SYNOPSIS & INTRODUCTION
(During 2004 – 5, a group of Alexander residents worked on a Comprehensive Plan for the town. Below is the history chapter of that plan. Details of the activities and people of Alexander and the area can be found in the 125 issues of the historical society’s newsletter. Click here to see the index.
This place we call Alexander was first delineated in 1786 as
on a map/plan created by Rufus Putnam. This plan, created for the
Massachusetts Land Lottery, divided the township into 55 lots. Ownership
of the Township, excepting those twelve lots won in the lottery, passed
through several owners until, in 1793, virtually the entire area between
the St. Croix River and the Penobscot River was purchased by William
Bingham of Philadelphia. Bingham had financial problems, and in 1797, sold
part interest of this land to Baring Brothers Bank of London, England.
Alexander Baring of that bank later became Bingham’s son-in-law, and this
town bears his given name.
NATIVE AMERICANS & EARLY SETTLEMENT:
Undoubtedly, Native Americans traveled through
and seasonally resided in this place we now call Alexander. They would
have used the waters of the East Machias, Dennys and St. Croix watersheds,
not only as transportation routes, but also as sources for food. Artifacts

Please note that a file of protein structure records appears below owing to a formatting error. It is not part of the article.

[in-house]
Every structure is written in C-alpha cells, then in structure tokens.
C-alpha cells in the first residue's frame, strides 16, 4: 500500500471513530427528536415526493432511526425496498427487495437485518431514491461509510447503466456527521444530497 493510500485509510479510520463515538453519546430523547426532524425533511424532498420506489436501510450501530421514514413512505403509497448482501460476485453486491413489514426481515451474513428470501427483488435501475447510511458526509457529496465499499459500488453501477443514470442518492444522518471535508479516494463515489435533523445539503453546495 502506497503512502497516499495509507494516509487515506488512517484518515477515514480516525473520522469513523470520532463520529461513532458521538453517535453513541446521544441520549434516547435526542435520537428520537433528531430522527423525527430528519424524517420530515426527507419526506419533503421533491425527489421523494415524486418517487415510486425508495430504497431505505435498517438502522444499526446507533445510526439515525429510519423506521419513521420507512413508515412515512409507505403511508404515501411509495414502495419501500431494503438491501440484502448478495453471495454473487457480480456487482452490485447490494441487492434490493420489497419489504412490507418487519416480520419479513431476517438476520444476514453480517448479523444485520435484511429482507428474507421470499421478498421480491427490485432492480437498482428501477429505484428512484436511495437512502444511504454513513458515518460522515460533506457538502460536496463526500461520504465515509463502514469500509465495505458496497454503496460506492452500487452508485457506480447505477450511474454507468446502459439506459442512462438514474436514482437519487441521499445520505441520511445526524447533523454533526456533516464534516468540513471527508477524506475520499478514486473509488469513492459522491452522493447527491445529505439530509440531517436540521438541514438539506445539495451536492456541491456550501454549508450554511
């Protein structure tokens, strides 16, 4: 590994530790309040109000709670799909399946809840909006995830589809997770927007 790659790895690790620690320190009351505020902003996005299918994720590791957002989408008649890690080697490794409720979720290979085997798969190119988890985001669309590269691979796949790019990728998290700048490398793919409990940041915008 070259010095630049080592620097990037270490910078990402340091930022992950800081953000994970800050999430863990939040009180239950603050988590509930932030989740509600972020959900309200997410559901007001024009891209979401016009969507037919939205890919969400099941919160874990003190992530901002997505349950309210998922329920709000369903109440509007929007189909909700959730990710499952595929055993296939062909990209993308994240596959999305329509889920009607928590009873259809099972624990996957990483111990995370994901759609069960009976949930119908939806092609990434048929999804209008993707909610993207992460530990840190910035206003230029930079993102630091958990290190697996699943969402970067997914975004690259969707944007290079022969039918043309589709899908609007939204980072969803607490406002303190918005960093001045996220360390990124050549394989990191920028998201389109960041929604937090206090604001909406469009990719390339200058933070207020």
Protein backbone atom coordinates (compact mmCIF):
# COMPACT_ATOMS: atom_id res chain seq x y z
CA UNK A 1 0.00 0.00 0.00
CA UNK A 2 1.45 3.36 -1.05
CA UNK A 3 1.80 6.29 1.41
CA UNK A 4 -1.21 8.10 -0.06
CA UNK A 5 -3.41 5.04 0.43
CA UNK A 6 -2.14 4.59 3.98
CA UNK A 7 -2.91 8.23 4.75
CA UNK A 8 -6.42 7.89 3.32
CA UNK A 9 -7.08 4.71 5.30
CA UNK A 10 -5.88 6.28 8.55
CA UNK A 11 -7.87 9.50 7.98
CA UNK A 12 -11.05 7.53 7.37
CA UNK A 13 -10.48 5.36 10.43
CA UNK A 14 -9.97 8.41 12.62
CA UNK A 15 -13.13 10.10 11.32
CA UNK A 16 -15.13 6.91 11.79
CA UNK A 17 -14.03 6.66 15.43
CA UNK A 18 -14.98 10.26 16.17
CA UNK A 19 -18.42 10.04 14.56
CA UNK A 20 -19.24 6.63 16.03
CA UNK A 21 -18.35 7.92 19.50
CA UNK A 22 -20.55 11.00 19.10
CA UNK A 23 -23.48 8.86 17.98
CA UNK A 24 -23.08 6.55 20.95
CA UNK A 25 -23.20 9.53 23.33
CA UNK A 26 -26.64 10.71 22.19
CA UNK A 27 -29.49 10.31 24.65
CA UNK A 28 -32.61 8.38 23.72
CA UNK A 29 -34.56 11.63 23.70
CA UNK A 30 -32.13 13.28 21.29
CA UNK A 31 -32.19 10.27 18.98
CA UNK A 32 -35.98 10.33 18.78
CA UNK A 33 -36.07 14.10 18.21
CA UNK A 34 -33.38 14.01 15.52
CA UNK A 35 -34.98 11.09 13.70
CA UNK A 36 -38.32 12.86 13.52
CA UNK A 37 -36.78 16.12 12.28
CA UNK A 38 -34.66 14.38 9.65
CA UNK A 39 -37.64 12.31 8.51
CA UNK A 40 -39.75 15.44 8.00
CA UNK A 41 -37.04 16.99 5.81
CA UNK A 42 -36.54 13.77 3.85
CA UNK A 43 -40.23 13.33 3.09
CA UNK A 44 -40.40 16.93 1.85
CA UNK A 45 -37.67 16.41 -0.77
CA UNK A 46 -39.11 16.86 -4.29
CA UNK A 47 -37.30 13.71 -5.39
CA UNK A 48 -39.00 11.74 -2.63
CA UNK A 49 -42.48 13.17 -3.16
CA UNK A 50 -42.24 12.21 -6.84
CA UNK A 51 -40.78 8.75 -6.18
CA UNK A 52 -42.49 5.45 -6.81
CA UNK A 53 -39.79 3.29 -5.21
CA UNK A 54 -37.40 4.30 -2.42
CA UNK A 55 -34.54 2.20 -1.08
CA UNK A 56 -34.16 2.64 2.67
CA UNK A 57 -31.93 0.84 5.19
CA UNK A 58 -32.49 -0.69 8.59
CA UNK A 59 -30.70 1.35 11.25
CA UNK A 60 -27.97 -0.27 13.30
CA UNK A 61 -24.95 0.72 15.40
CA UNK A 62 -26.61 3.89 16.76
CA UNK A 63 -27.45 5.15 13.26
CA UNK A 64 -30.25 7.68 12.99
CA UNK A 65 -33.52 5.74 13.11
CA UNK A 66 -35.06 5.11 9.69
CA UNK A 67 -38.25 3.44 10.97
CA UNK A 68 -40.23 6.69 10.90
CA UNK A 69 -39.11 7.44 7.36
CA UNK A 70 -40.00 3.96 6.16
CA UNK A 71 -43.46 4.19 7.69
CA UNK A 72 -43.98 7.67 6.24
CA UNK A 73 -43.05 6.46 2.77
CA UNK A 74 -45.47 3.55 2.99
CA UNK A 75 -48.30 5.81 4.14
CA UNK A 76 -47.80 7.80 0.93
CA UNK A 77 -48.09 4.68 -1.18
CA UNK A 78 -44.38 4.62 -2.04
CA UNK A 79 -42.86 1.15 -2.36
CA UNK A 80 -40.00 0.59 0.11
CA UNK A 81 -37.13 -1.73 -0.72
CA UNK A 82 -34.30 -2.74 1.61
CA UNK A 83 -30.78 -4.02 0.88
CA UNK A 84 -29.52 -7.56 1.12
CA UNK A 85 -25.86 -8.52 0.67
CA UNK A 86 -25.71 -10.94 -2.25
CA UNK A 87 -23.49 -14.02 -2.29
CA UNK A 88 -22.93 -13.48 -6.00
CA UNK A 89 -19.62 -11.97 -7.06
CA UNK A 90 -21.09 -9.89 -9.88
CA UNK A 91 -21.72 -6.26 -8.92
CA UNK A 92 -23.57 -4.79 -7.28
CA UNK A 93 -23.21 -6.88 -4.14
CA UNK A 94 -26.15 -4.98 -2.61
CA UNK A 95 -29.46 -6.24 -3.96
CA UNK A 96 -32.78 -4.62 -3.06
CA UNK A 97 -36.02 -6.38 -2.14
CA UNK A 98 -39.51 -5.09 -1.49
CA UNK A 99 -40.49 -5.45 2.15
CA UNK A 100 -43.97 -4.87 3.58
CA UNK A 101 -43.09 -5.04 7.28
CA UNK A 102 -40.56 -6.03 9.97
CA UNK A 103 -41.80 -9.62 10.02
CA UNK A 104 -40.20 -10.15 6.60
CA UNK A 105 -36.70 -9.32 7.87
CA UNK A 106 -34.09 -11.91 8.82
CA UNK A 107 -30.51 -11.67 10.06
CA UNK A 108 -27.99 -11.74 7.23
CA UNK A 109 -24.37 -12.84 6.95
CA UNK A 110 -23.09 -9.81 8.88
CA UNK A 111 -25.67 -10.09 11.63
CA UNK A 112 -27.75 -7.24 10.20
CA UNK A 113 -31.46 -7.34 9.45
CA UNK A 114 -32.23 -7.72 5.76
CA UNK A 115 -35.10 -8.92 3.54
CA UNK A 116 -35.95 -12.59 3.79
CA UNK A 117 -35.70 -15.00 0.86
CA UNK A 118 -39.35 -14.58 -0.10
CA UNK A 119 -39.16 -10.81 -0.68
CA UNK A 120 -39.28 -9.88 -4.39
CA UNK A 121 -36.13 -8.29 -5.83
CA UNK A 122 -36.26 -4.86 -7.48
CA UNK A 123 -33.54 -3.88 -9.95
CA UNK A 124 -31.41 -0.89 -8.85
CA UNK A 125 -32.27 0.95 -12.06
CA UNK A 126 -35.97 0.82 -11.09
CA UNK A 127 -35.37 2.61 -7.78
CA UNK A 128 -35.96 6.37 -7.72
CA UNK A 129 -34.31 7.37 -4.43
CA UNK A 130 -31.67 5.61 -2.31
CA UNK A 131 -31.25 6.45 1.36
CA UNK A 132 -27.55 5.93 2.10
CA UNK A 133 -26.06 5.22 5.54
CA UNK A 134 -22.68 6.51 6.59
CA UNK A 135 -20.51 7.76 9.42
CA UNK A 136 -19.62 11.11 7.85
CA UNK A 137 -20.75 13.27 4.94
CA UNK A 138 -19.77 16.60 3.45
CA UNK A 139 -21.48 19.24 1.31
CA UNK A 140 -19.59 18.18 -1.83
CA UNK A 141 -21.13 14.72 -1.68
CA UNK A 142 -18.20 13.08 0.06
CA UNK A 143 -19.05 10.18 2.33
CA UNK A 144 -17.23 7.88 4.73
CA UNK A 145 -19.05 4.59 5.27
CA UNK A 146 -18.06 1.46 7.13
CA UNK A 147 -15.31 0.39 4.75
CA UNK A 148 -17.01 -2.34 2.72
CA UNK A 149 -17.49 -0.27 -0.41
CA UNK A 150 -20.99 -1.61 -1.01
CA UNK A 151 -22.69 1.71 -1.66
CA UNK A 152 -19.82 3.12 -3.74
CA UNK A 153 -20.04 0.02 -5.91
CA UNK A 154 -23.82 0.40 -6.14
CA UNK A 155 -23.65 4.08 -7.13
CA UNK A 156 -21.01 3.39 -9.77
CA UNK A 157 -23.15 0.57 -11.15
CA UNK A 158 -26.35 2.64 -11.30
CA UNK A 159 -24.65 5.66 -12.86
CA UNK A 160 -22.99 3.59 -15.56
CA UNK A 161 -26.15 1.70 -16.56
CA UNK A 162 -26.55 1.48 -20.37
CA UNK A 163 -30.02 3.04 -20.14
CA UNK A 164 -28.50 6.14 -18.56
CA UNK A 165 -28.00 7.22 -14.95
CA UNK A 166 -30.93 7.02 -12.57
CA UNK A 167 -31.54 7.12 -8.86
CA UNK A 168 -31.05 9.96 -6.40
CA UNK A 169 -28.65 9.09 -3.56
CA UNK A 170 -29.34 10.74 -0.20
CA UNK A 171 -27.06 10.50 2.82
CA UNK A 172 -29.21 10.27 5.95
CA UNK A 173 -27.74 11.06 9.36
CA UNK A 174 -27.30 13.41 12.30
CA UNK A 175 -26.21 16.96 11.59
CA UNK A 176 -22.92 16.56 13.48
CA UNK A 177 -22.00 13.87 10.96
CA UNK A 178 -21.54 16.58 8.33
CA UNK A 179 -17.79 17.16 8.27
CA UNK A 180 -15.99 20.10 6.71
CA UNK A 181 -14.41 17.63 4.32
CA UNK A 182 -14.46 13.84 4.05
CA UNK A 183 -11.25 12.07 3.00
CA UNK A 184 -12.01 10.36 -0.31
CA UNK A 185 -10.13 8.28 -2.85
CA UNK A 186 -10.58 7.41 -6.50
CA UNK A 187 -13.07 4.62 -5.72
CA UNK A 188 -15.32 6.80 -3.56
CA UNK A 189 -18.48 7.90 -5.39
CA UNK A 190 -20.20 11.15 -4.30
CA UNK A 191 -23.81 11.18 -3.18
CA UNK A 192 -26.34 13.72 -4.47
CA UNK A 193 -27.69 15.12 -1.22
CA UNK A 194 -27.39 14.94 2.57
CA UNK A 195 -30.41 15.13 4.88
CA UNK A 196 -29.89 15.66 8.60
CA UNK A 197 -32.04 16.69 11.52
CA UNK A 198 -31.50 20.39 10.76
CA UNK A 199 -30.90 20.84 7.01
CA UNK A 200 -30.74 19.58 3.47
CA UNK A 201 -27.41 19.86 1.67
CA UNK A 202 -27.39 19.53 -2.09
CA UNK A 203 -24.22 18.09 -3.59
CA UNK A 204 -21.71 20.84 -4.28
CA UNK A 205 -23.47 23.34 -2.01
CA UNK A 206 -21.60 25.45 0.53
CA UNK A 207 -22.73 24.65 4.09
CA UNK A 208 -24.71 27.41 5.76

have been surface collected from around the lakes and streams, but no
habitation site has been found.
The first known Euro-American settler
was Samuel Brown who settled with his family at the north edge of town
before 1810. If he and the census taker had known where the line was
between townships 16 and 17 (Alexander and Princeton), records would prove
that our population was 7 in 1810. By 1820 we had 114 people living within
our bounds. These twenty families were descendants of the English who had
migrated to America in the first half of the seventeenth century. Our
first settlers’ ancestors had migrated up the coast from Massachusetts and
New Hampshire over a period of 150 years.
During that first decade of our history,
at least five families settled here and left. This great mobility of the
American people would continue to be a factor in the make-up of
population. This mobility explains why cemeteries in Wisconsin have the